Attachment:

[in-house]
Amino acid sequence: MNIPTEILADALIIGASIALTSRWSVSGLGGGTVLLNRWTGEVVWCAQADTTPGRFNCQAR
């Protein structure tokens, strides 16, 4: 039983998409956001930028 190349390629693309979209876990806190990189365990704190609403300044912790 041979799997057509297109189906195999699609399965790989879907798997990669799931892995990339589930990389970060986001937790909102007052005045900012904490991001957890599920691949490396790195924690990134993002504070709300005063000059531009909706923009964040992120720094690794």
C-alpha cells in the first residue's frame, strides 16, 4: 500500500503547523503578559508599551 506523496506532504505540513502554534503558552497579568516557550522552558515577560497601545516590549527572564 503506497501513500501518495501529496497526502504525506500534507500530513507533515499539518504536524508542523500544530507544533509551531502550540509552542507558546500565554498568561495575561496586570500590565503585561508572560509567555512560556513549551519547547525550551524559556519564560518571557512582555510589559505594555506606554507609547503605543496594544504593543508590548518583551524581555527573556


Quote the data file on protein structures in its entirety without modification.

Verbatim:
[in-house]
Amino acid sequence: MNIPTEILADALIIGASIALTSRWSVSGLGGGTVLLNRWTGEVVWCAQADTTPGRFNCQAR
């Protein structure tokens, strides 16, 4: 039983998409956001930028 190349390629693309979209876990806190990189365990704190609403300044912790 041979799997057509297109189906195999699609399965790989879907798997990669799931892995990339589930990389970060986001937790909102007052005045900012904490991001957890599920691949490396790195924690990134993002504070709300005063000059531009909706923009964040992120720094690794």
C-alpha cells in the first residue's frame, strides 16, 4: 500500500503547523503578559508599551 506523496506532504505540513502554534503558552497579568516557550522552558515577560497601545516590549527572564 503506497501513500501518495501529496497526502504525506500534507500530513507533515499539518504536524508542523500544530507544533509551531502550540509552542507558546500565554498568561495575561496586570500590565503585561508572560509567555512560556513549551519547547525550551524559556519564560518571557512582555510589559505594555506606554507609547503605543496594544504593543508590548518583551524581555527573556